The reanimation itself is magical rather than pseudo-scientific, which allows for quicker exposition. If the Necronomicon says a sorcerer’s will is sufficient to bring him back from the grave (graves), however briefly, well, there you have it. Speaking of the Necronomicon. As we’ll see next week, Smith takes liberties with Lovecraft’s history of the ultimate tome. Not that they aren’t the sort of liberties we had to expect would occur as the Mythos began to seep out of extra-Lovecraftian pens. Not that they aren’t the sort of liberties we should welcome as a tasty expansion of canon. Lovecraft’s history states that the Arabic version of Alhazred’s magnum opus was lost as of 1228, when Olaus Wormius published his Latin translation of the Greek translation. Well, dark tomes do have a way of resurfacing, so why shouldn’t one surface in Oakland? Or end up in Oakland. I’m thinking that Helman Carnby got hold of it. Also that he excelled John in Arabic as well as in magical proficiency. Also that part of John’s envy and rage might have risen from what Helman withheld from the great book, most potent in this, its original language. It’s compelling as an object as well, with its ebony covers and silver inlays and garnet accents. The smell given off by its yellowing pages might repel the squeamish, but only further intrigue the occult connoisseur. Did the Carnbys’ copy pick up its charnel perfume by lying untold centuries in a tomb, clutched by a former owner? I like that thought. I also like the notion that our beloved Necronomicon—Book of Dead Names—might give off a spiritual miasma by its very preternatural nature. Or both. Why not both?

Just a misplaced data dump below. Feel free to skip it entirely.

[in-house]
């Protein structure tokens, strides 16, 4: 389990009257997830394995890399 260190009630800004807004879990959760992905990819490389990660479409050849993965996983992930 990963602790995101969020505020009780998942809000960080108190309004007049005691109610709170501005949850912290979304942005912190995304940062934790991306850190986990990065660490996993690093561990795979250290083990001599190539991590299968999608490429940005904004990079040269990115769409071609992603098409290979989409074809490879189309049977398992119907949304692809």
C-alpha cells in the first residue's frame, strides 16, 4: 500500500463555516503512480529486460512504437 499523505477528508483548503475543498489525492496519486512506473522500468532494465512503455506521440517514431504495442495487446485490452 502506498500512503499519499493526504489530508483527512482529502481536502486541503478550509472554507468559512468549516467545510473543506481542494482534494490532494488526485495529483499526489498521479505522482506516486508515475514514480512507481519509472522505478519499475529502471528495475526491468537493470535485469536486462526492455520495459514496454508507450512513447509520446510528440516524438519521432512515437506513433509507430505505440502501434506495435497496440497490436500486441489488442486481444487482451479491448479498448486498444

Smith does well to keep his timeline short, only a couple of days. Narrator couldn’t be expected to overlook mobile body parts for much longer. Besides, Carnby only needs him long enough to translate those two bits of Necronomicon pertinent to his immediate situation. Brevity keeps the atmospherics fresh, the ambulatory corpse-bits from getting comical through familiarity. We wouldn’t want the creeping hands to lose their horror, to become as cozy as Thing of Addams Family fame, now would we?
Last thought: I wonder why the ritual fails John Carnby. It can’t be that the Necronomicon (Arabic version!) was wrong. It could be that narrator made a mistake in translation. Or that Carnby directed him to the wrong ritual for exorcism of the dead. There have to be lots of those rituals, each with its special efficacy and purpose. Or Carnby, not the hottest sorcerer, might just have done the ritual wrong. Oops. Too bad. You should have drawn the REVERSED pentagram, not the UPRIGHT one, stupid. And you pronounced half the Dark Ones’ names wrong.
How Helman would have smirked in his cupboard, listening to bro’s bumblings. Yeah, Mom always liked Helman best, and for good reason.
PS: Quick safety tip for reanimators and murderous siblings of the wizardly persuasion, one Dr. West did use when possible: Don’t bury your subjects. Incinerate them! Maybe then scatter the ashes in the ocean! Though, who knows. Maybe Helman Carnby was so very willful, he’d have come back as an ash-cloud. An ash-cloud including the fish that had eaten some of his sunken fragments! There’s a scary image, now.
Ruthanna Emrys’s neo-Lovecraftian novelette “The Litany of Earth” is available on Tor.com, along with the more recent but distinctly non-Lovecraftian “Seven Commentaries on an Imperfect Land and “The Deepest Rift.” Her work has also appeared at Strange Horizons and Analog. She can frequently be found online on Twitter and Livejournal. She lives in a large, chaotic household—mostly mammalian—outside Washington DC.
Anne M. Pillsworth’s short story. “The Madonna of the Abattoir” appears on Tor.com, and her first novel, Summoned, is available from Tor Teen. The second in the Redemption’s Heir series, Fathomless, will be published in October 2015. She lives in Edgewood, a Victorian trolley car suburb of Providence, Rhode Island, uncomfortably near Joseph Curwen’s underground laboratory.